The 89th Annual Meeting of the American Association of Physical Anthropologists (2020)


Epigenetic modulation of leptin's signaling by Uncoupling Protein Polymorphisms (UCP2 - UCP3) and serum lipids

CHAD GERHOLD1, M.J. MOSHER1,2 and MICHEAL H. CRAWFORD1,3.

1Laboratory of Biological Anthropology, University of Kansas, 2Department of Anthropology, Western Washington University, 3Department of Anthropology, University of Kansas

April 16, 2020 , Platinum Ballroom Add to calendar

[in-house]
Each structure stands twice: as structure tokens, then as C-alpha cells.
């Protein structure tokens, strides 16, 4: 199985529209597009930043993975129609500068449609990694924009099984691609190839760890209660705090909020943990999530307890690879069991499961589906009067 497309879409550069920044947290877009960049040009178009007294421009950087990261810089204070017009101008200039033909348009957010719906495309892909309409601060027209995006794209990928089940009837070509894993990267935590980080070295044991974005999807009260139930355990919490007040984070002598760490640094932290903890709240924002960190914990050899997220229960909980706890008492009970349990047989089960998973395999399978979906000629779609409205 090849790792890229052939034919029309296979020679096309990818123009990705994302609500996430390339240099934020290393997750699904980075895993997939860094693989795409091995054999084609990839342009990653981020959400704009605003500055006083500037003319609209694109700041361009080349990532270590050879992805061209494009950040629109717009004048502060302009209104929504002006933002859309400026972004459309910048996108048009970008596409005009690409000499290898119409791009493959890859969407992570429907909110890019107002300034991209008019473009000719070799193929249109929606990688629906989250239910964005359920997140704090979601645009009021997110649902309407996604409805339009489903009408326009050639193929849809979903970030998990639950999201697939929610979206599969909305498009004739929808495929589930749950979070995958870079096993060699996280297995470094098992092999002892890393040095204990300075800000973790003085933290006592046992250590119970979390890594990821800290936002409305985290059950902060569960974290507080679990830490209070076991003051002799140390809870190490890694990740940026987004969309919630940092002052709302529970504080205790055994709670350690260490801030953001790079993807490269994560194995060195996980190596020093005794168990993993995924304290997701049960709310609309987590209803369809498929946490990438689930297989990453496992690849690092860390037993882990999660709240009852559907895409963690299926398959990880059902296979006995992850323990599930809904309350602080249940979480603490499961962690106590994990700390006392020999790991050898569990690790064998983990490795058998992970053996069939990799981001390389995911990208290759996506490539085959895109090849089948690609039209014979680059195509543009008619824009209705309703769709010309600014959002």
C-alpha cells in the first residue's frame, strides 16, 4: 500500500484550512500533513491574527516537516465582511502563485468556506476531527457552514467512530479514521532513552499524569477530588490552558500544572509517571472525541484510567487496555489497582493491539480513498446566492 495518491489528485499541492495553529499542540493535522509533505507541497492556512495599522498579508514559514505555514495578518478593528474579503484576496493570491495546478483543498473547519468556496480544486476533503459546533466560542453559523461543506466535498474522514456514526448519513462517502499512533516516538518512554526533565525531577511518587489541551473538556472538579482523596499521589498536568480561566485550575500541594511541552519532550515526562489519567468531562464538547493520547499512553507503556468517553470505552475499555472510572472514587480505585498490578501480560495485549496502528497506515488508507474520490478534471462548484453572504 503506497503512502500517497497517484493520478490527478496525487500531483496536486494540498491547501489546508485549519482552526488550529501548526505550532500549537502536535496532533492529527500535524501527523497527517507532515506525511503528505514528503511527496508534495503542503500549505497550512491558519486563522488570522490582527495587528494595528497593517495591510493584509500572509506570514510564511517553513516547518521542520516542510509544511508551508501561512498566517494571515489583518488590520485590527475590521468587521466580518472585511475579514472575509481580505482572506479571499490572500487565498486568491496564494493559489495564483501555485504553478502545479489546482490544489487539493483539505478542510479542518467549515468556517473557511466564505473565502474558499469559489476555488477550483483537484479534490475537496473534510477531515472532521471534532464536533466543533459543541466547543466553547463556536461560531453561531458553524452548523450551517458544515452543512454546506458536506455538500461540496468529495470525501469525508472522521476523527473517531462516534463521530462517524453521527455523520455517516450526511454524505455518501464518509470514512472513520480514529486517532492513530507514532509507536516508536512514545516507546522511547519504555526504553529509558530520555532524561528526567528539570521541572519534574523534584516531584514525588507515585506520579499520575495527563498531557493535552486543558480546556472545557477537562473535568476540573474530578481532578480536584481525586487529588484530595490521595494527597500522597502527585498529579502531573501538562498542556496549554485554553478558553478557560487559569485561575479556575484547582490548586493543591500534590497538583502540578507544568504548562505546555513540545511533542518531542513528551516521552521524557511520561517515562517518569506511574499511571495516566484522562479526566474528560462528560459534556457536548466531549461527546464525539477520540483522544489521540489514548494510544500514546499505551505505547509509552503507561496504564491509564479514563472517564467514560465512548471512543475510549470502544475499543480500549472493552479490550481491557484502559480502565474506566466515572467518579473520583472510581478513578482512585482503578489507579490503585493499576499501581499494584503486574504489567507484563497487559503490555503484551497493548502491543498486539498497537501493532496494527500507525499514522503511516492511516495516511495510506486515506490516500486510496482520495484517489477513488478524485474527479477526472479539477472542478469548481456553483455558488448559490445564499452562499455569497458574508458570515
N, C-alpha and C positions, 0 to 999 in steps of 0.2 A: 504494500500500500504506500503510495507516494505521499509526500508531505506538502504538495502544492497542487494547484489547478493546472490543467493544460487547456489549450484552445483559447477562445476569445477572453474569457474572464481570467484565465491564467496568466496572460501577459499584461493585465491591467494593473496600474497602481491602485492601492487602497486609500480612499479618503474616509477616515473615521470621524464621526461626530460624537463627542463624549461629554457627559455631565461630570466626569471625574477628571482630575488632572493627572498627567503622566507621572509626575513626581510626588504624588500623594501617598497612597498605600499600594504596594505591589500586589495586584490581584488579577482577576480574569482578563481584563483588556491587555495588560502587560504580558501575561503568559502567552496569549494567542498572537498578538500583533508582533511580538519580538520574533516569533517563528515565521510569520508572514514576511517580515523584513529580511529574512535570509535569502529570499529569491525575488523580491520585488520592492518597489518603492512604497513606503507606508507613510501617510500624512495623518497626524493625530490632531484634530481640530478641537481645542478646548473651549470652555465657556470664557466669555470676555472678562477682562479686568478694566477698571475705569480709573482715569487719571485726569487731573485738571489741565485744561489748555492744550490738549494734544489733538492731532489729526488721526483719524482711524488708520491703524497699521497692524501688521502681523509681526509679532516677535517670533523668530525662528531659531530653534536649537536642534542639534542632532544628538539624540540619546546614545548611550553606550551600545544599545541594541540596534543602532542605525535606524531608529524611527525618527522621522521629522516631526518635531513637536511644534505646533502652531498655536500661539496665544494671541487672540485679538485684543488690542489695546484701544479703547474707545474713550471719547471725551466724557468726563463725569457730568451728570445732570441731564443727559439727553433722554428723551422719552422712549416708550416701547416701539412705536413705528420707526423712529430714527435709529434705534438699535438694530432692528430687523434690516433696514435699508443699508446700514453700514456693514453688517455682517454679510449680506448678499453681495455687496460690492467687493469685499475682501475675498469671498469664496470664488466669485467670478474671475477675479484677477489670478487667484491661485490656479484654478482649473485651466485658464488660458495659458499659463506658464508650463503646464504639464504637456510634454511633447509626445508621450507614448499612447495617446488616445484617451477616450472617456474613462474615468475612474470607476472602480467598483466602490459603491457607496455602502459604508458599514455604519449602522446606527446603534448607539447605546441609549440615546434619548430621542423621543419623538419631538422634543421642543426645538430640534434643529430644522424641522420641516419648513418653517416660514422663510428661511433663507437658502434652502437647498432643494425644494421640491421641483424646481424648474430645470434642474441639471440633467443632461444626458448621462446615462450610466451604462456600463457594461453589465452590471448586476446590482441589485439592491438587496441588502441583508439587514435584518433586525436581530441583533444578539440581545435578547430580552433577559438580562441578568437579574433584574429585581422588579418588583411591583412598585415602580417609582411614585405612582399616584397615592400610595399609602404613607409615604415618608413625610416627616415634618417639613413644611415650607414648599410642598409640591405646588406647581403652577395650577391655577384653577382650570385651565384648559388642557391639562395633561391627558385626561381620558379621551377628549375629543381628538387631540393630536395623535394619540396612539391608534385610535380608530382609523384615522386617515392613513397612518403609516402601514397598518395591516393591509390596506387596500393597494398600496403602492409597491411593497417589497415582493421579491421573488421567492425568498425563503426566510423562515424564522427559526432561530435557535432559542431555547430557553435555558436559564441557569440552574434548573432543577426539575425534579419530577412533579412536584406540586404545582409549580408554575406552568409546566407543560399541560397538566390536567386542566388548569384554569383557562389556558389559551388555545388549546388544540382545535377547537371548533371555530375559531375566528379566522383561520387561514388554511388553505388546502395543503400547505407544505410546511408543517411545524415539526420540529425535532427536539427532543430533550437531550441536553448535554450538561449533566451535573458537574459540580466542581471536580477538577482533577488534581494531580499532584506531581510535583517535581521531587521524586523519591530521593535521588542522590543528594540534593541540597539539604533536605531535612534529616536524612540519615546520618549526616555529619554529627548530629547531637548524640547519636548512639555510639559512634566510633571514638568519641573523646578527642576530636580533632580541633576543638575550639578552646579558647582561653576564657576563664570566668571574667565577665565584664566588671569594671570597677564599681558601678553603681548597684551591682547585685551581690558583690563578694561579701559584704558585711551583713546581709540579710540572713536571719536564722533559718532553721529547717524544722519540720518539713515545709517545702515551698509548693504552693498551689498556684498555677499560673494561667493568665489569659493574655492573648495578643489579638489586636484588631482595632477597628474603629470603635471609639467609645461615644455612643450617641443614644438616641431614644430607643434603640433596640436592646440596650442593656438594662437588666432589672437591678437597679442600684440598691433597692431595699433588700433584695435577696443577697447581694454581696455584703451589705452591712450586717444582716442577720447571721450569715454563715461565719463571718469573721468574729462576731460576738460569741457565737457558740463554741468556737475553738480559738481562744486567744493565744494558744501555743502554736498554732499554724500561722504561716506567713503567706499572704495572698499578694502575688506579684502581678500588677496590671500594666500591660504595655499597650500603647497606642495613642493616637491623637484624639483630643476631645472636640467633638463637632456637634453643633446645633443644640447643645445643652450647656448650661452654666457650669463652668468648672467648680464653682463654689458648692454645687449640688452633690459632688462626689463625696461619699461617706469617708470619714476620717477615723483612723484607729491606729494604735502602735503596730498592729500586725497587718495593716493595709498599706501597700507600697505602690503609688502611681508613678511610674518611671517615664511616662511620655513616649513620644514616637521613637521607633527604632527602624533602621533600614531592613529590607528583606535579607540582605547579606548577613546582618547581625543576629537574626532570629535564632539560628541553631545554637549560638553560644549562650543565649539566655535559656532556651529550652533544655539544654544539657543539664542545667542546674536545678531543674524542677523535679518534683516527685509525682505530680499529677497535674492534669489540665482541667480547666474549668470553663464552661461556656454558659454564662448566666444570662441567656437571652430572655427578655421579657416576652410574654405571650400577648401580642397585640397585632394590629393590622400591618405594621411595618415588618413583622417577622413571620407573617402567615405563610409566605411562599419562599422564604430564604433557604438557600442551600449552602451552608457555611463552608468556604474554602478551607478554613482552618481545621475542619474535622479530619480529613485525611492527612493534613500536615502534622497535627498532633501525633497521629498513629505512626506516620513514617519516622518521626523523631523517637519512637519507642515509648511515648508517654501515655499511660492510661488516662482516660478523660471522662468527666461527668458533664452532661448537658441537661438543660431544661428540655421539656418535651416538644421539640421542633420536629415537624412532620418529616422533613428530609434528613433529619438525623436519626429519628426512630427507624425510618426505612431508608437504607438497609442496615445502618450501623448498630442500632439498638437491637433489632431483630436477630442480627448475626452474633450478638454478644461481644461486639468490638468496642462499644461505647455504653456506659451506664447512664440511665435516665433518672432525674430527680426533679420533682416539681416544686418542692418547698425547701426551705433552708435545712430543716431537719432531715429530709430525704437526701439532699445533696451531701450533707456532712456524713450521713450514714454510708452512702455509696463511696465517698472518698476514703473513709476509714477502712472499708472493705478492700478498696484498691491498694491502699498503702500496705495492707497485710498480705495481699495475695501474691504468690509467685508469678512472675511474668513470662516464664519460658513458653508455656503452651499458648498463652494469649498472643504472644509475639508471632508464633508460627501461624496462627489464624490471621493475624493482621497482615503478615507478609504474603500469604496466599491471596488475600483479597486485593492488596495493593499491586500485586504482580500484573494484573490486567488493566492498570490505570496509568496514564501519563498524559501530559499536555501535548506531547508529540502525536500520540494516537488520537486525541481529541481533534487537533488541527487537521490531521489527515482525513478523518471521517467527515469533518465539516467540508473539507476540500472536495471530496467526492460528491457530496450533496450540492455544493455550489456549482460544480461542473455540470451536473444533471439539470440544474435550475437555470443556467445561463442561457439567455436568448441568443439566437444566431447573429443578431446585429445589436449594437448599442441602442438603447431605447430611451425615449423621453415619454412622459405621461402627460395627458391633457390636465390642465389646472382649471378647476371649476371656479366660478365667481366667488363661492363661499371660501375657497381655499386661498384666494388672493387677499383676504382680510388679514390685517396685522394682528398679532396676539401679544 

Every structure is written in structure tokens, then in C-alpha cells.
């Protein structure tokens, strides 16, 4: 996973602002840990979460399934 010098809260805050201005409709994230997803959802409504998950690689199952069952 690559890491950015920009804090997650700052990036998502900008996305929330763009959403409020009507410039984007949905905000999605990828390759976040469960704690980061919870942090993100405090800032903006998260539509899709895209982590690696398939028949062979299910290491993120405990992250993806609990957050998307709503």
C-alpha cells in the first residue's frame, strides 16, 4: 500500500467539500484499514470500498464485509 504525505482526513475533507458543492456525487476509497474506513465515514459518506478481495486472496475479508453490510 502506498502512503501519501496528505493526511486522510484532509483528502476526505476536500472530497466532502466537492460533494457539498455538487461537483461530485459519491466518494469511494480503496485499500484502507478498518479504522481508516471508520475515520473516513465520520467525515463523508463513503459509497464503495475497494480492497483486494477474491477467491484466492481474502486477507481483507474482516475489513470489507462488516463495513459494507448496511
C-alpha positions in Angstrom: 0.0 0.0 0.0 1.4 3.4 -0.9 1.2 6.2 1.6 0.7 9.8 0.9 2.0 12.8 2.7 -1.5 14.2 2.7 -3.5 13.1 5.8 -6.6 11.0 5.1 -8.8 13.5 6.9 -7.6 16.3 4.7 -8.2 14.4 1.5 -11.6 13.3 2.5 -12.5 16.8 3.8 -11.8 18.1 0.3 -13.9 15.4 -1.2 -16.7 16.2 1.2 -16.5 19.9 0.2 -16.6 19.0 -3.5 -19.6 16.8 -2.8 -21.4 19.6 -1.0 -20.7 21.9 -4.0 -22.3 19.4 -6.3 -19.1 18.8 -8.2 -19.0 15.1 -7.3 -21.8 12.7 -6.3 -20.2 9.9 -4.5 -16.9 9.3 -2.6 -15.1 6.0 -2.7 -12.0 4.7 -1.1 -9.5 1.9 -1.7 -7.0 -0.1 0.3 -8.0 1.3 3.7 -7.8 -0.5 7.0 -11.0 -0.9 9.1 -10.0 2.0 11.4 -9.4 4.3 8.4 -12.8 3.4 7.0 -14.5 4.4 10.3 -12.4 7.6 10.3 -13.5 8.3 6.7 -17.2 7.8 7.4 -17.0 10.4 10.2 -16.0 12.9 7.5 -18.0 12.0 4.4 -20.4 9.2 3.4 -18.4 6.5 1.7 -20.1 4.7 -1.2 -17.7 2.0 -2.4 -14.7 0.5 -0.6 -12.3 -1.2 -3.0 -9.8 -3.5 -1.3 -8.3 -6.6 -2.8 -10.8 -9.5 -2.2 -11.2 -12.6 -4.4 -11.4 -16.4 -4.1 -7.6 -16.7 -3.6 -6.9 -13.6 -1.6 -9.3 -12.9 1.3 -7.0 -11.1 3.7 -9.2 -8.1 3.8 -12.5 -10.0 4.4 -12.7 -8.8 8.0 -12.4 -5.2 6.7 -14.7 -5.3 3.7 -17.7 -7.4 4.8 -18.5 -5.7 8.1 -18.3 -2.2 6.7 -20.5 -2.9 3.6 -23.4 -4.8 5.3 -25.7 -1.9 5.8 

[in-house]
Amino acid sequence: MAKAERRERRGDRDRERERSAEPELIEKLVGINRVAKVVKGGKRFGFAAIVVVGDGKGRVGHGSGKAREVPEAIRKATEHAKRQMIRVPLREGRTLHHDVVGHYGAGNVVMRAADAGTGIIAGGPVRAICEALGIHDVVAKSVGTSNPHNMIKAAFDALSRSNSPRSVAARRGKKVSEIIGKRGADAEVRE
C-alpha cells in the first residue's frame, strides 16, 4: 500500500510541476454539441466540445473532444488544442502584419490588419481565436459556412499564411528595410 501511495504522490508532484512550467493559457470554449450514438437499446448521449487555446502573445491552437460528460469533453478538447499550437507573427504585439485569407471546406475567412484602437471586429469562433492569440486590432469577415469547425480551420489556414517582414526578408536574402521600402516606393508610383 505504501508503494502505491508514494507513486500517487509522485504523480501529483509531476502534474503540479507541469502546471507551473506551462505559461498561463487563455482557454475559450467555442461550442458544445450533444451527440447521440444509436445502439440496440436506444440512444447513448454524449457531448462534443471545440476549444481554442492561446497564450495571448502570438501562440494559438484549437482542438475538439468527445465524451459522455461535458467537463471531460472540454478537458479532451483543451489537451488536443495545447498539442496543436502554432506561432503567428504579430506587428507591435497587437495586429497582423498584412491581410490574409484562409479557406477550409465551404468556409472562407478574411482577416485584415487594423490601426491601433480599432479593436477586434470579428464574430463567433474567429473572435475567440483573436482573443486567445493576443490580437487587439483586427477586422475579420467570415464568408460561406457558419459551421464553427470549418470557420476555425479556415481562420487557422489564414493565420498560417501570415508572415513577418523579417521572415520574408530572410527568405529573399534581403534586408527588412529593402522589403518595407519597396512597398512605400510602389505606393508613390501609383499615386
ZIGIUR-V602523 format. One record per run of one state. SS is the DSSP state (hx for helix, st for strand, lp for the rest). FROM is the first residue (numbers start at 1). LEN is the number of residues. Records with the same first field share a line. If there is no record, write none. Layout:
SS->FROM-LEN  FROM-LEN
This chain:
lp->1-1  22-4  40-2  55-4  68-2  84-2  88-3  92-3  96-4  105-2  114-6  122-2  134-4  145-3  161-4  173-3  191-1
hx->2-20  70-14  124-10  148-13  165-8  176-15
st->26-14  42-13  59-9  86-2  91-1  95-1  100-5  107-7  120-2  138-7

Patterns in DNA methylation are attributed to individual genotypes at distinct loci speculated to underlie gene-environment interactions. Polymorphisms in mitochondrial uncoupling protein-2 and -3 (UCP2 & UCP3) and circulating leptin levels together influence energy homeostasis and lipid metabolism. Low leptin levels defend fat storage levels in adipose tissue while UCP2 and UCP3 influence tissue specific fuel selection, lipid oxidation and metabolic pathways. Here we hypothesize that UCPs SNPs and lipid levels are promoting variation in DNA methylation along leptin’s core promoter region, thus modulating leptin’s signaling. Data obtained from previous studies of 139 Kansas Mennonites (79 females/60 males) included whole exome sequences, methylation profiles for 7 CpG sites of leptin’s core promoter region, anthropometric measurements, and fasting serum lipid and leptin levels. Least-squares regression was used to test for SNP/CpG/Environmental associations. Models were sex-stratified and corrected for age and waist-hip ratio. Statistical significance was assessed at p < 0.005 and FDR < 0.10. Results suggest sexual dimorphism in accumulation of methyl groups along leptin’s promoter. Among males, LDL and HDL levels and multiple SNPs in UCP2 and UCP3 (rs660339, rs2075577, and rs2734828; p < 0.005) are associated with differential methylation patterns in CpG sites that may increase resting metabolic rate, not storage. In females methylation of the site modulating the last step in adipocyte maturation is associated with circulating blood leptin levels and UCP2 (rs660627; p < 0.005). These findings suggest epigenetic regulation consistent with dimorphic cold adaptation: females increase adipose stores; males increase metabolic response.